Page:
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Policy Briefs

A Roadmap for Responsible Economic Engagement in Sudan

Sudan
This brief provides an overview of relevant existing frameworks that businesses can use as guideposts to responsible economic engagement in Sudan ...
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Powering Down Corruption: Tackling Transparency and Human Rights Risks from Congo’s Cobalt Mines to Global Supply Chains

D.R. Congo
Powering Down Corruption: Tackling Transparency and Human Rights Risks from Congo’s Cobalt Mines to Global Supply Chains
 Download the brief. Cobalt has rapidly emerged as one of the world’s most in-demand minerals, given it is an essential component in the lithium-ion batteries that power booming industries with products such as electric vehicles, cell phones, and laptops. While Congo is home to a wealth of natural resource reserves, its command over the global supply of cobalt is unparalleled: an estimated 58 percent of global cobalt production originated in Congo in 2017. But a wide spectrum of corruption in the cobalt trade combined with abuses at and around cobalt mine sites and links to state-sanctioned violence and grand corruption ...
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EuroPressure: EU Financial Leverage for Impact in South Sudan

South Sudan
EuroPressure: EU Financial Leverage for Impact in South Sudan
Download the brief | Résumé analytique By Brad Brooks-Rubin and Jonathan Benton Executive Summary For the past several years, South Sudan has spiralled out of control. The nation’s still young history is marred by brutal conflict and failed peace agreements, creating one of the most extreme humanitarian crises in the world. As another Cessation of Hostilities agreement falters and hopes dim for regional leadership during a time of upheaval in Ethiopia, it is time for the European Union to more clearly and consistently assert leadership and develop much-needed financial leverage that could support a truly reinvigorated peace process. The European Union ...
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Spoiler Alert: The African Union’s and IGAD’s Contribution to South Sudan’s War

Spoiler Alert: The African Union’s and IGAD’s Contribution to South Sudan’s War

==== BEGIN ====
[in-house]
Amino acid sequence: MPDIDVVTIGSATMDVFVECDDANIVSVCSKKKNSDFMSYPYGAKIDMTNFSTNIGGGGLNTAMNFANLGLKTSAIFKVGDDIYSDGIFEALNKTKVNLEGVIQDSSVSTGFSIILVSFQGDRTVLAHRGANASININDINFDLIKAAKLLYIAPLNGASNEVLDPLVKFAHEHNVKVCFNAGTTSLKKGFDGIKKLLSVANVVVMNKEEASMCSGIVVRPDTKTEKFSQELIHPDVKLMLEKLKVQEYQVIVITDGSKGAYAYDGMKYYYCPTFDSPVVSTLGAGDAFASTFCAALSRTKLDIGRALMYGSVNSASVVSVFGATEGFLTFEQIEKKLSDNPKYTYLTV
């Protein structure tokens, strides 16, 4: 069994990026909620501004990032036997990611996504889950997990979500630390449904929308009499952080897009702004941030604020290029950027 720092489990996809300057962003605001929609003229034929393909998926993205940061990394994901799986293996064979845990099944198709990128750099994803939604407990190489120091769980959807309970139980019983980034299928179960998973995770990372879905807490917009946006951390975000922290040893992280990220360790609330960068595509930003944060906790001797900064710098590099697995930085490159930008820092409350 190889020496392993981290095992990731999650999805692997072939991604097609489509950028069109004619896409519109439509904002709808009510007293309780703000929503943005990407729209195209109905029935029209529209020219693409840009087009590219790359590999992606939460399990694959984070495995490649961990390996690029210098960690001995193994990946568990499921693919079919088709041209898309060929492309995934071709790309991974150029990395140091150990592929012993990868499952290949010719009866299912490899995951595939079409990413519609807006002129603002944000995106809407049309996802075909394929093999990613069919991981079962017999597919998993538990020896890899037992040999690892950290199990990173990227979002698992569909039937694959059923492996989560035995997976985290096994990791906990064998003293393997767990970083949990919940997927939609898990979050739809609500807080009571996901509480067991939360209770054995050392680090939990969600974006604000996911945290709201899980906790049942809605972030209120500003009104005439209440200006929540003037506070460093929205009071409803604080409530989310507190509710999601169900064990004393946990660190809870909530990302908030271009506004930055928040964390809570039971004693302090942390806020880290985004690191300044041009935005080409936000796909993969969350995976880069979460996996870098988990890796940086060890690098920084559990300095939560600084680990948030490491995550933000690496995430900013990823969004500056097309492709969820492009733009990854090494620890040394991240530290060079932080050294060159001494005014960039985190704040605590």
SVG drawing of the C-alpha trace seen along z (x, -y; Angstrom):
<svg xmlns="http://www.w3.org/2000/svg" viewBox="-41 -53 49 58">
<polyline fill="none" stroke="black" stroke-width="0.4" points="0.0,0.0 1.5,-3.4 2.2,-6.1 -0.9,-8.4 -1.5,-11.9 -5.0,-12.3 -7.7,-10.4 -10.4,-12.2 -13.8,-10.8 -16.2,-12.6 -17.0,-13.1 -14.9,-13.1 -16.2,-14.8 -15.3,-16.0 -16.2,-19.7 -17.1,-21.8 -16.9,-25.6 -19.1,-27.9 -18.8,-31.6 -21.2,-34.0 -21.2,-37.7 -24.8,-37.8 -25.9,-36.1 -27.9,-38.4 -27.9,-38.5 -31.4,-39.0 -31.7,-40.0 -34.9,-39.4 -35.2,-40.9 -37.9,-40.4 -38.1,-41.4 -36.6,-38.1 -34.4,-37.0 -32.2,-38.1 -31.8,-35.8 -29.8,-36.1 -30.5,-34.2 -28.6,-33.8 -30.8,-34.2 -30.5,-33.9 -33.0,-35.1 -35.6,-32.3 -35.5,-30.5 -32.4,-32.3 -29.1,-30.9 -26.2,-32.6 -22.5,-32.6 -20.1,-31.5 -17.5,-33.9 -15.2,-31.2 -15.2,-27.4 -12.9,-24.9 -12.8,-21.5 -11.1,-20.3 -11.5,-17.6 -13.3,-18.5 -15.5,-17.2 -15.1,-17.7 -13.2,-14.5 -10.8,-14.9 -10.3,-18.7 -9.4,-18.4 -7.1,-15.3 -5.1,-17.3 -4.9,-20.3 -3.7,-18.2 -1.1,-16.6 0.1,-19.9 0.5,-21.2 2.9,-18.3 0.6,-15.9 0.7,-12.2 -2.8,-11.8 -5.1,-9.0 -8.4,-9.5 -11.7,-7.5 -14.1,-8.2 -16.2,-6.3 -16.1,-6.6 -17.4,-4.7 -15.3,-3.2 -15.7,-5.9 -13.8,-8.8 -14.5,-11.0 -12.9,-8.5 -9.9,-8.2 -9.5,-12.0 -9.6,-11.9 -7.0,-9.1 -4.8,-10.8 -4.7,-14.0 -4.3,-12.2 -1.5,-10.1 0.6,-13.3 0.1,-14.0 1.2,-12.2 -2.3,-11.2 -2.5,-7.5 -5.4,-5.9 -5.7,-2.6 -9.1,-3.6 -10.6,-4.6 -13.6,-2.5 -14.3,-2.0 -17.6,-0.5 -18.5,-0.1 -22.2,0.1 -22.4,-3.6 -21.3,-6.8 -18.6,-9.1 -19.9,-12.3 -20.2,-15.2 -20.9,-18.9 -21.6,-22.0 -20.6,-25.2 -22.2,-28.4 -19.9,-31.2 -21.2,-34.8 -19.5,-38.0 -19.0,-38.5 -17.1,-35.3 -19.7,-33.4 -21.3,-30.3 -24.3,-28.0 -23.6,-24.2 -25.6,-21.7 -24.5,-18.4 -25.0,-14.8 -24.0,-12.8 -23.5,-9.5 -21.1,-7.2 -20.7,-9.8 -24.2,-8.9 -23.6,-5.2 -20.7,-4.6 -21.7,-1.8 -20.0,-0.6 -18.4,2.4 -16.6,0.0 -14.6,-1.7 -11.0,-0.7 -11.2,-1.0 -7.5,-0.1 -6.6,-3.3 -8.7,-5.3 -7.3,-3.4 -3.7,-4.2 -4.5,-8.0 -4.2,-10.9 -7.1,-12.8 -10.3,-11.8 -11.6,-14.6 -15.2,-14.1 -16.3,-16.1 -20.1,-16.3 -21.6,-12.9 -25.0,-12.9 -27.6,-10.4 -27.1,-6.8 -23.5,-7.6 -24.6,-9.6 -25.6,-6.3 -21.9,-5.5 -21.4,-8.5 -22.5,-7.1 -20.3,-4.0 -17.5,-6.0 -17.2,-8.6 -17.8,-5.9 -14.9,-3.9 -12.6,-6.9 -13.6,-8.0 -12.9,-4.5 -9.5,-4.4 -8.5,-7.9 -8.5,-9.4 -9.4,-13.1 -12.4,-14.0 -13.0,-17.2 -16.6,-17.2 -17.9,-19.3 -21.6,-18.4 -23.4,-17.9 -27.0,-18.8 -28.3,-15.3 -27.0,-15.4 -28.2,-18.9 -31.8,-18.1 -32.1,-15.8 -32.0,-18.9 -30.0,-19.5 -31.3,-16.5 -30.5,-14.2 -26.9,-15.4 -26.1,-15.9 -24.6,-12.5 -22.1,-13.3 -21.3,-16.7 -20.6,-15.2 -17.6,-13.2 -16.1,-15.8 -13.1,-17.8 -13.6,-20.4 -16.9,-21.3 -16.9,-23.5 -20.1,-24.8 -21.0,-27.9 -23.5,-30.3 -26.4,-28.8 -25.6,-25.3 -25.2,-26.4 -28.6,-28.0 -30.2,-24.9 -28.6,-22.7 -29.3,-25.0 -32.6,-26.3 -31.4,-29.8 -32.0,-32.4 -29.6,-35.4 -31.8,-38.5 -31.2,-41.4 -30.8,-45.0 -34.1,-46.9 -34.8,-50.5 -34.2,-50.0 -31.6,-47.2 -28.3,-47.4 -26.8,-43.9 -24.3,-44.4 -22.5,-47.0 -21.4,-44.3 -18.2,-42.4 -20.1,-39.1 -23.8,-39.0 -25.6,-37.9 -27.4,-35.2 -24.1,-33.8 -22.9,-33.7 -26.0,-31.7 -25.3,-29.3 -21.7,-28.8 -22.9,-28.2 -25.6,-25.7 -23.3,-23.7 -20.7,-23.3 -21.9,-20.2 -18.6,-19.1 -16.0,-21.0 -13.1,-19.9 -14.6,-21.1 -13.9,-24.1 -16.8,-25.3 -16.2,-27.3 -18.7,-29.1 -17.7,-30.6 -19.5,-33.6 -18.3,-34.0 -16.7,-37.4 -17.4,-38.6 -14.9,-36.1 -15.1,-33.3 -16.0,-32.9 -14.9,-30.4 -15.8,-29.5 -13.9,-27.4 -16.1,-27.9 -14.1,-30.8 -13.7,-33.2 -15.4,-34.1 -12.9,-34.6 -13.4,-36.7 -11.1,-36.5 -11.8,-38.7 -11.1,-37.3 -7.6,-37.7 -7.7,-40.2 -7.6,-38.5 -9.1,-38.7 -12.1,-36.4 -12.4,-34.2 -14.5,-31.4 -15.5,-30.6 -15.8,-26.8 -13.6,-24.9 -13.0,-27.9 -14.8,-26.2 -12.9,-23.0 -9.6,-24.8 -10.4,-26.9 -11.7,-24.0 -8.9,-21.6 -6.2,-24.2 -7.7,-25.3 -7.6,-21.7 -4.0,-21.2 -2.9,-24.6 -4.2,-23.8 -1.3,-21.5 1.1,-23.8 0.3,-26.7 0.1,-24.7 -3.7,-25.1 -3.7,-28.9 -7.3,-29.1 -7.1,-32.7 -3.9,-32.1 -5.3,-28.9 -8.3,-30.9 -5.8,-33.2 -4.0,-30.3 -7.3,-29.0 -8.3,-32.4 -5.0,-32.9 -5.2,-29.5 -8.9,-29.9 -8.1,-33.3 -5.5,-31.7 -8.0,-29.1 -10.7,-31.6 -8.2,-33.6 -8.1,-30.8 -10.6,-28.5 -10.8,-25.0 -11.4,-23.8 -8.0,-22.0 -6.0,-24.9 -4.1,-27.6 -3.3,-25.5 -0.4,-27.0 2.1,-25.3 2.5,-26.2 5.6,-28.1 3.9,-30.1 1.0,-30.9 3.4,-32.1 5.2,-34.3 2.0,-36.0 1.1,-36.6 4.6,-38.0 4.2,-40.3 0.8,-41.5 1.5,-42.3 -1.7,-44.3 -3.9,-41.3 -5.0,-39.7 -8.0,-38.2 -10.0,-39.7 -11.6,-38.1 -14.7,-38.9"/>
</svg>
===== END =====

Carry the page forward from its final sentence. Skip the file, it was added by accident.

Spoilers on the battlefield and in the negotiations process have completely undermined the search for peace in South Sudan ...
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The July Deadline Won’t Work: Why the U.S. needs to delay the decision on Sudan sanctions

Sudan
As a July decision approaches on whether to permanently remove most sanctions on Sudan, the Trump administration should properly evaluate progress, or lack thereof, on each of the five tracks on which progress is required, and the administration should not privilege any single track over others ...
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The Missing Track: The case for a new policy framework between the United States and Sudan

Sudan
The Missing Track: The case for a new policy framework between the United States and Sudan
In this new brief, the Enough Project lays out a detailed plan for how the Trump administration can develop and implement a new track of engagement focused on peace and respect for human rights – the absence of which help perpetuate Sudan's system of violent kleptocracy ...
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Yes, We Have Leverage: A Playbook for Immediate and Long-Term Financial Pressures to Address Violent Kleptocracies in East and Central Africa

This policy brief lays out four sets of tools that can form a playbook to deal with violent kleptocracies in East and Central Africa ...
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Breaking the Cycle: Delinking Armed Actors from the Gold Supply Chain in Congo and the Great Lakes Region Through Fiscal Reform and Anti-Money Laundering (AML)

Artisanal and small-scale (ASM) gold remains a major source of income for elements of the Congolese armed forces, armed groups, and criminal networks ...
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Five Lessons from a Sanctions Practitioner

Economic sanctions, the steps a government takes to prohibit certain types of economic activities with a foreign country, company, or individual, have become a preeminent tool of U.S. foreign policy. They are used to combat threats ranging from nuclear proliferation in Iran or North Korea to civil strife and mass atrocities in Central Africa. In past decades, sanctions were typically “comprehensive,” in which the United States would ban nearly all trade and economic activity with an adversary. This approach is rarely taken anymore, with only a few countries, like Syria, Sudan, and North Korea, subject to these types of comprehensive ...
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Violent Kleptocracies: How they’re destroying parts of Africa and how they can be dismantled

D.R. Congo
Millions of people have suffered and perished in the ongoing wars in East and Central Africa, including Sudan, South Sudan, Somalia, the Democratic Republic of the Congo, Burundi, Rwanda, Uganda, and the Central African Republic. The big prize in these deadly conflicts is the control of a hijacked state and the natural resource wealth of the country ...
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